Laptop domain trust issue

I have a Windows 8 (not 8.1) laptop that cannot logon to the domain anymore because of a database trust relationship issue with the server (2012R2).

I cannot rejoin the domain as there are no local admins on the laptop. I can only login to the laptop when network is disabled.

But even when I login to the laptop with the server admin account it won't work, it says I don't have the admin rights to remove the computer from the domain.

I tried resetting the local admin acount with Offline NT password but no luck there. I tried to do a system restore but it cannot find any restore points. Am I really that screwed that I have to reinstall the laptop?
IT MeetjeslandAsked:
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Cliff GaliherCommented:
If you don't have access or can't get access to a local admin account then a full reinstall or a restore from a known good backup will be required.
Joseph MoodyBlogger and wearer of all hats.Commented:
If you can login as the server admin account with network access, launch powershell and see if you can use the command:

Reset-ComputerMachinePassword -Server YOURDOMAINCONTROLLER -Credential Domain01\Admin01
Zac HarrisSystems Administrator Commented:
No, you should be able to re-enable the local administrator account (this is disabled when you create another account with admin rights at setup or also with group policy)

You have several options on how to re-enable the admin account:

Press the Windows key to open the metro interface and then type command prompt in the search box. Next, right-click on command prompt and Run it as administrator. Copy this code net user administrator /active:yes and paste it in the command prompt. Then, press Enter to enable your built-in administrator account.


Boot from your Windows 8 installation DVD or Thumb Drive. Then press Shift + F10 when you are at the Install Windows screen. The elevated command prompt at boot will now open.

Then, in the command prompt, type regedit and press Enter.
In the left pane of Registry Editor, click/tap on the HKEY_LOCAL_MACHINE key.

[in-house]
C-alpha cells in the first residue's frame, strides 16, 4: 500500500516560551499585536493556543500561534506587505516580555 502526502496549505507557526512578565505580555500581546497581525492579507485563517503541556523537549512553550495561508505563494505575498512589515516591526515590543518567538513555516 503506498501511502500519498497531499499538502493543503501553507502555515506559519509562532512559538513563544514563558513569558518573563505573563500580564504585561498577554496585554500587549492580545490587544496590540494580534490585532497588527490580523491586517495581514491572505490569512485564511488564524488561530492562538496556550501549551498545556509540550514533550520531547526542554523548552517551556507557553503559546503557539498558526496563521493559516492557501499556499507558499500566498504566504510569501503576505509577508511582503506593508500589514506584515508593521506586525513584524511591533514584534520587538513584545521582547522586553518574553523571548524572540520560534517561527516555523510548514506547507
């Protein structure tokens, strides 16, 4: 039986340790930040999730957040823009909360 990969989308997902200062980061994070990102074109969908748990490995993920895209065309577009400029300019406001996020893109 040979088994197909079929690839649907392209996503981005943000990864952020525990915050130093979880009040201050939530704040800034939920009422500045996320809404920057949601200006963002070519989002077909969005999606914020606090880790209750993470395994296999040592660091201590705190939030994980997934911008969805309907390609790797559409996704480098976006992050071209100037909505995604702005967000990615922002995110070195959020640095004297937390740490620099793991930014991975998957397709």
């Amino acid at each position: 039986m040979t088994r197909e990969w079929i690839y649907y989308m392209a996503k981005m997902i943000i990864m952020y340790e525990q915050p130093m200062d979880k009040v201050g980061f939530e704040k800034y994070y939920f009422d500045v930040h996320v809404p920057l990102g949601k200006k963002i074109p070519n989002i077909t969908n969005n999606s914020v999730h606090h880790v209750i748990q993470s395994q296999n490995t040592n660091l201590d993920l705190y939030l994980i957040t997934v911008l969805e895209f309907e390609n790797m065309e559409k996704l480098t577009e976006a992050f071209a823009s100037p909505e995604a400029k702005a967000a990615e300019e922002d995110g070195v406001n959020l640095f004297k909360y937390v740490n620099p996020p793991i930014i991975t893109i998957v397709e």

Click/tap on File (menu bar) and on Load Hive.
Open the drive (ex: D ) that you have Windows 8 installed on, and browse to the location D:\Windows\System32\config (You need to know what drive windows is installed on, usually C:\)
Select the SAM file, and click/tap on Open.
In the Load Hive dialog, type REM_SAM and click/tap on OK.
In the left of Registry Editor, navigate to and open the key HKEY_LOCAL_MACHINE\REM_SAM\SAM\Domains\Accounts\Users\000001F4
In the right pane of 000001F4, double click/tap on F to modify it.
In the 2nd column and 8th row, change 11 to 10, click/tap on OK,
Close Registry Editor and the command prompt.
Click/tap on Continue to Windows 8, or restart the computer.
The built-in Administrator will now be available to select to sign into.


Press the Windows + R keys to open the Run dialog, type lusrmgr.msc and click/tap on OK
In the left pane, click/tap on the Users folder, then in the middle pane, double click/tap on Administrator.
Uncheck the Account is disabled box, click/tap on OK.
Close the Local Users and Groups window.
The built-in Administrator will now be available to select to sign into.

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noxchoGlobal Support CoordinatorCommented:
Right click on My Computer once you are logged in under any account in Windows 8.1 then select Manage - then Users and Groups and enable the Administrator account.
Login using this account - kick the machine out of domain and readd it. Restart and login using domain account.
Zac HarrisSystems Administrator Commented:
Only one problem with noxcho's solution... you can't just re-add the machine to the domain using any account. The account has to either be a domain admin account on the domain or the account has to be a domain account with domain import privileges.

Apologies if that was implied it wasn't clear... :)
noxchoGlobal Support CoordinatorCommented:
Once he tries to readd or kick out the machine to from domain he will be requested for domain account :)
Zac HarrisSystems Administrator Commented:
Don't forget to check the domain controller to ensure the object actually get deleted when you drop from the domain. I've had computers with trust issues before where the system dropped but the object remained. It can cause all kinds of group policy and SID issues.
Zac HarrisSystems Administrator Commented:
Especially if you want to keep the same machine name.
IT MeetjeslandAuthor Commented:
Thanks Zac Harris! Editing the SAM file work like a charm! :)
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